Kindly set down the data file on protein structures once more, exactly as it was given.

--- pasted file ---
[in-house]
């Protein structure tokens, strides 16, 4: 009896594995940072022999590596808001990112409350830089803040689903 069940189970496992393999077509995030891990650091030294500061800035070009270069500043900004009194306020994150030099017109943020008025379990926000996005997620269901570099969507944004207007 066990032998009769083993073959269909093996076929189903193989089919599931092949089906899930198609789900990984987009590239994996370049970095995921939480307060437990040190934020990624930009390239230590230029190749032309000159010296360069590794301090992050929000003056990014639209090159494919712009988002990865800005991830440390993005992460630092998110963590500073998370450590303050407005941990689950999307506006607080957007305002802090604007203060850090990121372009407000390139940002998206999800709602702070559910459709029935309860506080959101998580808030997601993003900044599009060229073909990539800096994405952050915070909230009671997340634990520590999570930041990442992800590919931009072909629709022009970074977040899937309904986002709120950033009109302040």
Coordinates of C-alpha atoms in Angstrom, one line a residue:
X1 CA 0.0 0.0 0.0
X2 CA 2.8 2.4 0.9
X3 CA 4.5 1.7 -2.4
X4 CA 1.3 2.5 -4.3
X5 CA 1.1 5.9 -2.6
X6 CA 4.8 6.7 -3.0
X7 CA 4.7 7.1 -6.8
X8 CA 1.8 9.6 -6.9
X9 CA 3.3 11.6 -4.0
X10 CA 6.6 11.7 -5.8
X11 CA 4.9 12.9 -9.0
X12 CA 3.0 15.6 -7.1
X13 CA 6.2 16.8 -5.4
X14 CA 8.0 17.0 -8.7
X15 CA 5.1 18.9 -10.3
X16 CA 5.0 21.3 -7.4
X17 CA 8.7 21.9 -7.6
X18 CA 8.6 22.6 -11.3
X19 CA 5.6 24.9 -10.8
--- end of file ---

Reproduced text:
[in-house]
């Protein structure tokens, strides 16, 4: 009896594995940072022999590596808001990112409350830089803040689903 069940189970496992393999077509995030891990650091030294500061800035070009270069500043900004009194306020994150030099017109943020008025379990926000996005997620269901570099969507944004207007 066990032998009769083993073959269909093996076929189903193989089919599931092949089906899930198609789900990984987009590239994996370049970095995921939480307060437990040190934020990624930009390239230590230029190749032309000159010296360069590794301090992050929000003056990014639209090159494919712009988002990865800005991830440390993005992460630092998110963590500073998370450590303050407005941990689950999307506006607080957007305002802090604007203060850090990121372009407000390139940002998206999800709602702070559910459709029935309860506080959101998580808030997601993003900044599009060229073909990539800096994405952050915070909230009671997340634990520590999570930041990442992800590919931009072909629709022009970074977040899937309904986002709120950033009109302040």
Coordinates of C-alpha atoms in Angstrom, one line a residue:
X1 CA 0.0 0.0 0.0
X2 CA 2.8 2.4 0.9
X3 CA 4.5 1.7 -2.4
X4 CA 1.3 2.5 -4.3
X5 CA 1.1 5.9 -2.6
X6 CA 4.8 6.7 -3.0
X7 CA 4.7 7.1 -6.8
X8 CA 1.8 9.6 -6.9
X9 CA 3.3 11.6 -4.0
X10 CA 6.6 11.7 -5.8
X11 CA 4.9 12.9 -9.0
X12 CA 3.0 15.6 -7.1
X13 CA 6.2 16.8 -5.4
X14 CA 8.0 17.0 -8.7
X15 CA 5.1 18.9 -10.3
X16 CA 5.0 21.3 -7.4
X17 CA 8.7 21.9 -7.6
X18 CA 8.6 22.6 -11.3
X19 CA 5.6 24.9 -10.8